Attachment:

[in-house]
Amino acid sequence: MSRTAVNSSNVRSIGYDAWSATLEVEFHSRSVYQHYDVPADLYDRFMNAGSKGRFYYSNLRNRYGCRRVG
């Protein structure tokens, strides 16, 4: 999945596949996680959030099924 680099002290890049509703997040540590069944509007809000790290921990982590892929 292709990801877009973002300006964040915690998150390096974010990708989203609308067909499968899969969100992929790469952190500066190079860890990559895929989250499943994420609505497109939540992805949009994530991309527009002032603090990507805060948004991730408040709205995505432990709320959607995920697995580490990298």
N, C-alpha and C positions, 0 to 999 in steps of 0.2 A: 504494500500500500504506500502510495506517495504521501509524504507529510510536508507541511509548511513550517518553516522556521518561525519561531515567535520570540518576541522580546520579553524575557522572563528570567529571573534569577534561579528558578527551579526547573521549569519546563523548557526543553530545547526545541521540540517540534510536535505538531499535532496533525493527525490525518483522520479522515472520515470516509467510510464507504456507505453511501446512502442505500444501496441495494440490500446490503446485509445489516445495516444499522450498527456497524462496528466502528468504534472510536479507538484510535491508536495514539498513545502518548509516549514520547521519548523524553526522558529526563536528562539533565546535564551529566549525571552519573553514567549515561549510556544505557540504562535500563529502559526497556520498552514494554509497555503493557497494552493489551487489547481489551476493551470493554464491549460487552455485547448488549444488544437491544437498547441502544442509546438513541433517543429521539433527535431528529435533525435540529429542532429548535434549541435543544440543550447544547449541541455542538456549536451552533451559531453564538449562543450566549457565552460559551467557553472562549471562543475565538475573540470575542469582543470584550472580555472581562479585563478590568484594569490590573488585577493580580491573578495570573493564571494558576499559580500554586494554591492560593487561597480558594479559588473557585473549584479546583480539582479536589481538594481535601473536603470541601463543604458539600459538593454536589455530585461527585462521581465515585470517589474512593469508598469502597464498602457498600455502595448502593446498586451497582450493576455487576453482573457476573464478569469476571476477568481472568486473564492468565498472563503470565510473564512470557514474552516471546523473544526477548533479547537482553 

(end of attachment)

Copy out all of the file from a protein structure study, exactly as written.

[in-house]
Amino acid sequence: MSRTAVNSSNVRSIGYDAWSATLEVEFHSRSVYQHYDVPADLYDRFMNAGSKGRFYYSNLRNRYGCRRVG
């Protein structure tokens, strides 16, 4: 999945596949996680959030099924 680099002290890049509703997040540590069944509007809000790290921990982590892929 292709990801877009973002300006964040915690998150390096974010990708989203609308067909499968899969969100992929790469952190500066190079860890990559895929989250499943994420609505497109939540992805949009994530991309527009002032603090990507805060948004991730408040709205995505432990709320959607995920697995580490990298």
N, C-alpha and C positions, 0 to 999 in steps of 0.2 A: 504494500500500500504506500502510495506517495504521501509524504507529510510536508507541511509548511513550517518553516522556521518561525519561531515567535520570540518576541522580546520579553524575557522572563528570567529571573534569577534561579528558578527551579526547573521549569519546563523548557526543553530545547526545541521540540517540534510536535505538531499535532496533525493527525490525518483522520479522515472520515470516509467510510464507504456507505453511501446512502442505500444501496441495494440490500446490503446485509445489516445495516444499522450498527456497524462496528466502528468504534472510536479507538484510535491508536495514539498513545502518548509516549514520547521519548523524553526522558529526563536528562539533565546535564551529566549525571552519573553514567549515561549510556544505557540504562535500563529502559526497556520498552514494554509497555503493557497494552493489551487489547481489551476493551470493554464491549460487552455485547448488549444488544437491544437498547441502544442509546438513541433517543429521539433527535431528529435533525435540529429542532429548535434549541435543544440543550447544547449541541455542538456549536451552533451559531453564538449562543450566549457565552460559551467557553472562549471562543475565538475573540470575542469582543470584550472580555472581562479585563478590568484594569490590573488585577493580580491573578495570573493564571494558576499559580500554586494554591492560593487561597480558594479559588473557585473549584479546583480539582479536589481538594481535601473536603470541601463543604458539600459538593454536589455530585461527585462521581465515585470517589474512593469508598469502597464498602457498600455502595448502593446498586451497582450493576455487576453482573457476573464478569469476571476477568481472568486473564492468565498472563503470565510473564512470557514474552516471546523473544526477548533479547537482553 